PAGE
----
Many obstacles in Turkey’s path to nuclear weapons - Yakış
Several hurdles stand in the way of Turkish President Recep Tayyip Erdoğan achieving his vision of acquiring nuclear weapons, former Foreign Minister Yaşar Yakış wrote in an article for the Arab News website.
Addressing businessmen earlier this month, Erdoğan said it was unacceptable for other countries to have nuclear weapons while Turkey had none, spurring observers to consider the possibility.
“A Turkish aspiration to acquire nuclear capability is not new,” said Yakış, a former parliamentarian for the ruling Justice and Development Party (AKP).
He pointed to former President Kenan Evren talking about working with Pakistan on nuclear technology in the 1980s, and General Hilmi Özkök, former chief of the military general staff, touching on the subject in his 2006 farewell address.
“However, this subject has never been addressed in such a straightforward manner as Erdoğan did,” said Yakış, also a columnist for Ahval. “We may presume that he did not know all the implications of such a statement.”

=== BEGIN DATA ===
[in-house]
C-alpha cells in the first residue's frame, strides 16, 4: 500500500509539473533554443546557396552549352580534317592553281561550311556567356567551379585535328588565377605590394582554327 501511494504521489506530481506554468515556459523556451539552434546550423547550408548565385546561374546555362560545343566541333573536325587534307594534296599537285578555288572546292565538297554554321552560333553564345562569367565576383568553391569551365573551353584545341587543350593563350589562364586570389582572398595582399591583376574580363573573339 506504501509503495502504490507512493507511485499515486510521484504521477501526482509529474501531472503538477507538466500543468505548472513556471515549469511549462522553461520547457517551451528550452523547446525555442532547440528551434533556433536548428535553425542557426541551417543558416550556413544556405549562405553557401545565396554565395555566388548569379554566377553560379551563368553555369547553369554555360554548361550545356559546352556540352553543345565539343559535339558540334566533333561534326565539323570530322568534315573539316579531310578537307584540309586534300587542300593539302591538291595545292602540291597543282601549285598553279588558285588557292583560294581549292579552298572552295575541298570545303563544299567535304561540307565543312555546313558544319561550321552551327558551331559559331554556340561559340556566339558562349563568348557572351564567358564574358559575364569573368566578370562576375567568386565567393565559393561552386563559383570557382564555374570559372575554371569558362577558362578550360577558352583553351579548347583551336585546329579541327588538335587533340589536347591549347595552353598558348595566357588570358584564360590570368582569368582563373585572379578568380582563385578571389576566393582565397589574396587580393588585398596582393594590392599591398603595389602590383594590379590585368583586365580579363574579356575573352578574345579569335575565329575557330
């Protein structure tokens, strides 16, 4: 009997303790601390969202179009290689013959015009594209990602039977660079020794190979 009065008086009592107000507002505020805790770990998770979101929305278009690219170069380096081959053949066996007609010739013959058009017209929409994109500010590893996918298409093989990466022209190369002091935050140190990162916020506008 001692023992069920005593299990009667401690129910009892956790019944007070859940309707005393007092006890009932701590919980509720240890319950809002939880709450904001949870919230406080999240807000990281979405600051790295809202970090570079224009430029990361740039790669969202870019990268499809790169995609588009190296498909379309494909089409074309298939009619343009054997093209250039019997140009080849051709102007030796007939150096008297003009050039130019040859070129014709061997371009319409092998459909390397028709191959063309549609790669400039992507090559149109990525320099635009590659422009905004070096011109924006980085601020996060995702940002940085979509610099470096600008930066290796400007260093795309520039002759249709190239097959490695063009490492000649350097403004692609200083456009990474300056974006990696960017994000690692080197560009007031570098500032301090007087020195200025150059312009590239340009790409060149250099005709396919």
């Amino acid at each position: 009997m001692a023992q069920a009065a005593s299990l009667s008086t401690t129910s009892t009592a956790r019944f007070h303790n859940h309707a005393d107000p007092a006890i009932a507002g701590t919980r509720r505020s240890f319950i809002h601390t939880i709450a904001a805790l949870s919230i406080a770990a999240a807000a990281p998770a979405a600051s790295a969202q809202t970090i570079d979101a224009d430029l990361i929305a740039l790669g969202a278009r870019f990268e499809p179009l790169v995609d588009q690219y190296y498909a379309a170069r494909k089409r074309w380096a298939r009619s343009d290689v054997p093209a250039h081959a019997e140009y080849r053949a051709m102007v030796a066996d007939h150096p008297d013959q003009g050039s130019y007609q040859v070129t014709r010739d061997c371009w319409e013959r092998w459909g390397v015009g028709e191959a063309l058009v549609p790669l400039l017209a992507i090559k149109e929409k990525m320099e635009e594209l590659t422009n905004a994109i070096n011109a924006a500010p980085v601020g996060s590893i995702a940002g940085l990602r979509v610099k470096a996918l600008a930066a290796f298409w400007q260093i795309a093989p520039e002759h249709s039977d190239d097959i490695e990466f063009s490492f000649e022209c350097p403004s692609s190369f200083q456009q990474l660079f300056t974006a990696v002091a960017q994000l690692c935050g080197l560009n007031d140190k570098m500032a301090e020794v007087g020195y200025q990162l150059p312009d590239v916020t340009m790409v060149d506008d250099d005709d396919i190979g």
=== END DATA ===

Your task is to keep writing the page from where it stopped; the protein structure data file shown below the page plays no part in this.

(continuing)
Turkey is a signatory to the nuclear Non-Proliferation Treaty, which means it has sworn not to pursue nuclear weapons. Turkey has also committed to the Nuclear Test Ban Treaty of 1996, the Missile Technology Control Regime that bars the proliferation of chemical, biological and nuclear-tipped ballistic missiles, and the Hague Code of Conduct against ballistic missile proliferation of 2002, Yakış said.
“If Turkey is determined to acquire nuclear warheads, it would first have to withdraw from all these international instruments. If it acquires nuclear warheads without withdrawing from them, it will face sanctions,” he said.
Meanwhile, Turkey’s withdrawal from these international treaties would not entitle it to acquire nuclear warheads; it would still need to find a nuclear state willing to cooperate, according to Yakış.
Additionally, Turkey has no missile capable of delivering a nuclear payload, so would either have to develop its own or find a country willing to supply one, he added.
“It is still unclear whether the establishment in Turkey will follow Erdoğan’s abrupt move,” said Yakış. “But, in the long term, Erdoğan’s idea may gain traction with the public.”